Some of them are kind of on the diet nerd end of the scale, the sorts of folks who fly their nerd flag with their Wal-Mart Captain America T-Shirt, but there are definitely a few alpha nerds around here, and a couple of them know me well enough to know that my boring office drone act is 100% tatamae and 0% honne. I swear, when I decide to finally call it quits with my current employer, I am going to deck my cube out in ponies and maids and watch heads explode. This will presumably be followed by my boss bringing a box over for me.
Anyway, so I was browsing Lifehacker and in a state of temporary toy lust for this thing, just because the notion of a tube amplifier is so delightfully geeky, and I showed it to one of these alphas, whose dismissive response was a half-sneered “It won’t make your Girls’ Generation sound any better.”
I think I rather managed to shock him when I showed him what I actually had on my phone.
At any rate, he wandered off muttering something about it being impossible to troll me. I think that’s one in the W column for me.
(And, no, I didn’t wind up buying a new desktop amplifier.)
Note: This post needs a ton of editing, but I’m going to throw it up so I can look at it later, cringe, and turn it into proper English. If you see this notice, be ye warned.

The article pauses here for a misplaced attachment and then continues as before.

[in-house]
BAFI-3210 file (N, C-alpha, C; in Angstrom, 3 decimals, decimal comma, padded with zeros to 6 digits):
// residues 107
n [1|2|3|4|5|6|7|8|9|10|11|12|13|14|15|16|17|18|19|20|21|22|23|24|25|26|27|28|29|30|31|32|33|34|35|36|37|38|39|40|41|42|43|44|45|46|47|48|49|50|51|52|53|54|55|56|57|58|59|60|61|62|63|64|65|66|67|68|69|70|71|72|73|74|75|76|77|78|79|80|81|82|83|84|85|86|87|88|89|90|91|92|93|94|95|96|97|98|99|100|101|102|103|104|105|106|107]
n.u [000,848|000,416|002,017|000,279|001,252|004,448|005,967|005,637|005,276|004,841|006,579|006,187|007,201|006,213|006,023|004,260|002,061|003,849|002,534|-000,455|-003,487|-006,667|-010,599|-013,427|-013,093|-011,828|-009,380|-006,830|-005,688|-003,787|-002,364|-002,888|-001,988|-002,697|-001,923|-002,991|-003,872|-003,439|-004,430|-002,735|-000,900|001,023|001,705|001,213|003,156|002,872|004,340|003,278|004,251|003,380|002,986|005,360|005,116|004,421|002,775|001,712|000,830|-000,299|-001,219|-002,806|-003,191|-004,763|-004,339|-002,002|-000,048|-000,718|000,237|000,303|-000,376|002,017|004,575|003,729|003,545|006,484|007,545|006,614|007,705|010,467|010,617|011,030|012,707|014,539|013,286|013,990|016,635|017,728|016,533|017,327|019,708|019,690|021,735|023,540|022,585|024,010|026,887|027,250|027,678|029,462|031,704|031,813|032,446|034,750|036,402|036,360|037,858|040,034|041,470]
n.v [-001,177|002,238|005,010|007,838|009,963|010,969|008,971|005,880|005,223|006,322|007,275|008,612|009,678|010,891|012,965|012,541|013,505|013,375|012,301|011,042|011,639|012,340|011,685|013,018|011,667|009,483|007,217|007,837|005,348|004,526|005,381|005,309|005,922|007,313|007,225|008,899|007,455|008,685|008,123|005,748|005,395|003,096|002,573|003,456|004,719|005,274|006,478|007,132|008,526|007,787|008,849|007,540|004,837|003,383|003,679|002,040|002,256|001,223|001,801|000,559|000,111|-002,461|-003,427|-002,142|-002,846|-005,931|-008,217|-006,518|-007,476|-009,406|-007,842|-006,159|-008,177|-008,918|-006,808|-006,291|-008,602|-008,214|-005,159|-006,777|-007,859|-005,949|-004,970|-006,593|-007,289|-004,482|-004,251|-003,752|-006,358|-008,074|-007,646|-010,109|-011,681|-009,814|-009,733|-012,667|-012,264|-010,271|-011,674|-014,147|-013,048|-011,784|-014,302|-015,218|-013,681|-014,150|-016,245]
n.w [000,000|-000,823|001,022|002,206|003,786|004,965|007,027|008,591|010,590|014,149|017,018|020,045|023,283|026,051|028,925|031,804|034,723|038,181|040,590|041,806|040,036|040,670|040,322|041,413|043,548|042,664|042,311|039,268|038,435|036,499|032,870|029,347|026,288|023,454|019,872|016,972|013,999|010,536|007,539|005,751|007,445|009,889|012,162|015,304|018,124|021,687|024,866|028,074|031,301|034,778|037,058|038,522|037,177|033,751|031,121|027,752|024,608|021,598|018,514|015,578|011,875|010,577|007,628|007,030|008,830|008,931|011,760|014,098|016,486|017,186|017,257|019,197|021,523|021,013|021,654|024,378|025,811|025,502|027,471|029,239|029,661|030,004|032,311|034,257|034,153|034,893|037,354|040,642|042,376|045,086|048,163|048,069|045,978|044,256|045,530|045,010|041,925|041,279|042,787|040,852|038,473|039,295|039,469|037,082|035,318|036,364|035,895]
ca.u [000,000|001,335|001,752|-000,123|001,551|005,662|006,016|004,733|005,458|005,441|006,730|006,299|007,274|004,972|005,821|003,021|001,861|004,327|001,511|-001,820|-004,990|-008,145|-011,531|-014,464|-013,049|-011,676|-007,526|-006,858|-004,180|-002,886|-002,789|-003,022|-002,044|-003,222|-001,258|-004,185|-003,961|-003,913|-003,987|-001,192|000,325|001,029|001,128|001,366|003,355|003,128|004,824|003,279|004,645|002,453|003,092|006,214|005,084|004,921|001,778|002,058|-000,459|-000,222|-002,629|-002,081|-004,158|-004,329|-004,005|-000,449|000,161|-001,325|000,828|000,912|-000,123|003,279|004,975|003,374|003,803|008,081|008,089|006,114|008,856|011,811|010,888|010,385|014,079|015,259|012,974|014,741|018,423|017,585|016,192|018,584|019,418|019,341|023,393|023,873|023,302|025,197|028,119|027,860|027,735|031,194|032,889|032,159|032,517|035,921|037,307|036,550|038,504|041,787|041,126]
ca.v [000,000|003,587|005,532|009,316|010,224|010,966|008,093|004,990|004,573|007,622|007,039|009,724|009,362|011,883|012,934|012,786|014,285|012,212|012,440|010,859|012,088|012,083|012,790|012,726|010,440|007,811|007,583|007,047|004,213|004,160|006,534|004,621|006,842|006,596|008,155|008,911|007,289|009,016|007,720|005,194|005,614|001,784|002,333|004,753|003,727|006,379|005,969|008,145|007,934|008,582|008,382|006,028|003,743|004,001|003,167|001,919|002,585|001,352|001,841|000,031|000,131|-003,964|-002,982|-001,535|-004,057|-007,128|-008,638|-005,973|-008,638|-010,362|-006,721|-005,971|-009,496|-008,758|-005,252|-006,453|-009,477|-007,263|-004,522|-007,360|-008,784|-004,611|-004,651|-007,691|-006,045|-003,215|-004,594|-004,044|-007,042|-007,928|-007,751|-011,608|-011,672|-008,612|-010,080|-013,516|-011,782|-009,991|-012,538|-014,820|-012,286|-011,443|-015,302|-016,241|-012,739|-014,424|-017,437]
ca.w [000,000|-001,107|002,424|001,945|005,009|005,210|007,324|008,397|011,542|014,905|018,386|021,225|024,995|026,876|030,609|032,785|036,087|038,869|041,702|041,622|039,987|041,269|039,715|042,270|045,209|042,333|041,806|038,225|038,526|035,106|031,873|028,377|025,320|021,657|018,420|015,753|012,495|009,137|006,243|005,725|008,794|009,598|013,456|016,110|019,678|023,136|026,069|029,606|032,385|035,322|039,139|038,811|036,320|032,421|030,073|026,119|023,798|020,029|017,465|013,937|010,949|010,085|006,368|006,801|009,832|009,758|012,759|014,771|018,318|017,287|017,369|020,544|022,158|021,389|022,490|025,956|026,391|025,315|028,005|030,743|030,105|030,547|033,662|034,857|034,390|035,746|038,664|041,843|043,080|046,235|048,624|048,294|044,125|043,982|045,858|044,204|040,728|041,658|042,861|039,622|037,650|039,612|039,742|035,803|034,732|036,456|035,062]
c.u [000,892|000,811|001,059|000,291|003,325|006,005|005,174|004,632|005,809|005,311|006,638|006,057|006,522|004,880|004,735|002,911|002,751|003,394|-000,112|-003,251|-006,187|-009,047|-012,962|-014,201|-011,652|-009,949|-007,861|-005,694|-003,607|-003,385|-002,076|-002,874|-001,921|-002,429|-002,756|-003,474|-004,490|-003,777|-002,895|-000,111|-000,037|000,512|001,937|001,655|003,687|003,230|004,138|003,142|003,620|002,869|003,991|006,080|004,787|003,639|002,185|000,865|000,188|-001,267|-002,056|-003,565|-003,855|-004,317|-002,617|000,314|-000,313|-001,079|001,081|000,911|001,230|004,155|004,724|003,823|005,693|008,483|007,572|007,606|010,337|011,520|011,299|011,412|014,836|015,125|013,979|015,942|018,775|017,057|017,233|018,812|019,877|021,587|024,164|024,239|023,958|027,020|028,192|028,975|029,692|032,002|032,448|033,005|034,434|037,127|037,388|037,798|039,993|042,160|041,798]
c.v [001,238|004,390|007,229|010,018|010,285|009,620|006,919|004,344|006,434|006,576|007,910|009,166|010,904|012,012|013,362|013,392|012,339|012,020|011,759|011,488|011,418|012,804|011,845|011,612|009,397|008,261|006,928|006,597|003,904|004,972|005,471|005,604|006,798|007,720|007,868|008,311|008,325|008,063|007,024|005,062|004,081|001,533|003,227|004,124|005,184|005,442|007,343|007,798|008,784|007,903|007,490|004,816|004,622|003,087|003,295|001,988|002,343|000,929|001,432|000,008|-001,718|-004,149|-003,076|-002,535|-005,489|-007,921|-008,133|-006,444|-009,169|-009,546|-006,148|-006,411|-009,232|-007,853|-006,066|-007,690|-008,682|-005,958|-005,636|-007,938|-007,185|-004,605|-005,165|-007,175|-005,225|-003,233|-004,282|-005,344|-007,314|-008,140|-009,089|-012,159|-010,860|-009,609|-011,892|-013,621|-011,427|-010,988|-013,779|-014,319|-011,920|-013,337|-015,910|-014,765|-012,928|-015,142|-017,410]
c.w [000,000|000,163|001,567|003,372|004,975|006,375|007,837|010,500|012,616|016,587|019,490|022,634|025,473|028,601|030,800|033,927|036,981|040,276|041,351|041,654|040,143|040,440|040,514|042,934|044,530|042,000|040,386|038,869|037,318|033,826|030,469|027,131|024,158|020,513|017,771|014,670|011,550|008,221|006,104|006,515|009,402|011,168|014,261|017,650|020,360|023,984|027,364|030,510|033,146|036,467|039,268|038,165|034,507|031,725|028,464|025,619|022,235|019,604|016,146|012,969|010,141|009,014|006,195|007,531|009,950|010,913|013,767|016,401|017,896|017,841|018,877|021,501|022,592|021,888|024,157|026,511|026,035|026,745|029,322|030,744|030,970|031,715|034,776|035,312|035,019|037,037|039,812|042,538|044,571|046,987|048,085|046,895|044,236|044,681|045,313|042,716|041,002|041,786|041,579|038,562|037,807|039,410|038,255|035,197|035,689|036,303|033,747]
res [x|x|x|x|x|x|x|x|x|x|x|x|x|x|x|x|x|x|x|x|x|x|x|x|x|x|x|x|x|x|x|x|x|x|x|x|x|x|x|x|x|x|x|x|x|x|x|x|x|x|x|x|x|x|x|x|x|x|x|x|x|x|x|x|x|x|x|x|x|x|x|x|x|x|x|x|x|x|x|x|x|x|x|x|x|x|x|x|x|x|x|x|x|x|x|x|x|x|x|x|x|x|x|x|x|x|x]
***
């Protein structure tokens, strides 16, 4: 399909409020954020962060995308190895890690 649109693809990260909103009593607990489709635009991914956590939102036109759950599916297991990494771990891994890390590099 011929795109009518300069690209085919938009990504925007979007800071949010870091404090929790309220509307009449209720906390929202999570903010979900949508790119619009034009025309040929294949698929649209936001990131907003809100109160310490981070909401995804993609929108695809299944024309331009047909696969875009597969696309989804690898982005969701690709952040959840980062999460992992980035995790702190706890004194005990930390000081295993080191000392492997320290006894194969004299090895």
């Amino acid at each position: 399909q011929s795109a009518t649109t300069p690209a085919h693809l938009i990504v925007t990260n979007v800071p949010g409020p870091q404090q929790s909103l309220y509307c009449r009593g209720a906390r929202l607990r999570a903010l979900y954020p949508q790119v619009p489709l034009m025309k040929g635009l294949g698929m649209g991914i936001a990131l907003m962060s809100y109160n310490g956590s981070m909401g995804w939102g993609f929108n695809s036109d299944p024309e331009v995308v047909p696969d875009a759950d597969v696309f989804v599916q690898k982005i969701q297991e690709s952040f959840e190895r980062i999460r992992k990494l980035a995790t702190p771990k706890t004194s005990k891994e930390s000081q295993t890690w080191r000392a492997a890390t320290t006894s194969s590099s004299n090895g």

It probably wasn’t conveyed very well in the last post, but one of my favorite things to mentally catalog are the bumper stickers that people put on their cars. It seems like a pretty uniquely American thing – or at least I’ve never seen it in Japan and didn’t see it in the UK – and it always impresses me how much people choose to convey with a few bits of vinyl.
I will, at this point, set aside the stick-figure families of the world, whichever quirky variant has been chosen, because those are borderline annoying. Likewise, political bumper stickers during election season just kind of fade into the noise. I AM always impressed by someone who’s still displaying a political bumper sticker for the losing side months and years after the election. It’s a beautifully passive-aggressive way to get a point across.
Mind you, if you’re still flying the flag of the WINNING side years later, that has always struck me as a little tacky. But I digress.